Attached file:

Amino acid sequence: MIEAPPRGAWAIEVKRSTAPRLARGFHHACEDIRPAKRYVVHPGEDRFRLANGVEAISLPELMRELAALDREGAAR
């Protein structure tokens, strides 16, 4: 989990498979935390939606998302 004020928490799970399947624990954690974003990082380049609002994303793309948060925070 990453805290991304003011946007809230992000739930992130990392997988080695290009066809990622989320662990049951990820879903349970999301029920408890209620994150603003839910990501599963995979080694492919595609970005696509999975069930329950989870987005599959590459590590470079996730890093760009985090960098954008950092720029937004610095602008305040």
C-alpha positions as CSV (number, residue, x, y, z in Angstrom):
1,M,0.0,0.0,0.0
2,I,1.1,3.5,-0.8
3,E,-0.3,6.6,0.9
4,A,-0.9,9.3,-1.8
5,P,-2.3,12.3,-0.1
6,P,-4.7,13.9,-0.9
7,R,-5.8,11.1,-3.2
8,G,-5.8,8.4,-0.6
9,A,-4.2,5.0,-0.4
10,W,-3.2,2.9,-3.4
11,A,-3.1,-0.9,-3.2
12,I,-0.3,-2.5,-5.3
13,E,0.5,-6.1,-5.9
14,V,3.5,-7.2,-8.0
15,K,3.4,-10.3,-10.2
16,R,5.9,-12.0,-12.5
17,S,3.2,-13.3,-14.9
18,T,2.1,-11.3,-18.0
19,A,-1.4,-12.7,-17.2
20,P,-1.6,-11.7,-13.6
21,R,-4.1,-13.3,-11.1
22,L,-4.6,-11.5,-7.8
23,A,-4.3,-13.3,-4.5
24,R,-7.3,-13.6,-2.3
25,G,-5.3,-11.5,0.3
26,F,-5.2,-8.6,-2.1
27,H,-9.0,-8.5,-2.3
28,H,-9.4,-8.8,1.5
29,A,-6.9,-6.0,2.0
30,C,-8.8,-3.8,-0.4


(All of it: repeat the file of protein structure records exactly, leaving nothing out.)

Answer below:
Amino acid sequence: MIEAPPRGAWAIEVKRSTAPRLARGFHHACEDIRPAKRYVVHPGEDRFRLANGVEAISLPELMRELAALDREGAAR
């Protein structure tokens, strides 16, 4: 989990498979935390939606998302 004020928490799970399947624990954690974003990082380049609002994303793309948060925070 990453805290991304003011946007809230992000739930992130990392997988080695290009066809990622989320662990049951990820879903349970999301029920408890209620994150603003839910990501599963995979080694492919595609970005696509999975069930329950989870987005599959590459590590470079996730890093760009985090960098954008950092720029937004610095602008305040």
C-alpha positions as CSV (number, residue, x, y, z in Angstrom):
1,M,0.0,0.0,0.0
2,I,1.1,3.5,-0.8
3,E,-0.3,6.6,0.9
4,A,-0.9,9.3,-1.8
5,P,-2.3,12.3,-0.1
6,P,-4.7,13.9,-0.9
7,R,-5.8,11.1,-3.2
8,G,-5.8,8.4,-0.6
9,A,-4.2,5.0,-0.4
10,W,-3.2,2.9,-3.4
11,A,-3.1,-0.9,-3.2
12,I,-0.3,-2.5,-5.3
13,E,0.5,-6.1,-5.9
14,V,3.5,-7.2,-8.0
15,K,3.4,-10.3,-10.2
16,R,5.9,-12.0,-12.5
17,S,3.2,-13.3,-14.9
18,T,2.1,-11.3,-18.0
19,A,-1.4,-12.7,-17.2
20,P,-1.6,-11.7,-13.6
21,R,-4.1,-13.3,-11.1
22,L,-4.6,-11.5,-7.8
23,A,-4.3,-13.3,-4.5
24,R,-7.3,-13.6,-2.3
25,G,-5.3,-11.5,0.3
26,F,-5.2,-8.6,-2.1
27,H,-9.0,-8.5,-2.3
28,H,-9.4,-8.8,1.5
29,A,-6.9,-6.0,2.0
30,C,-8.8,-3.8,-0.4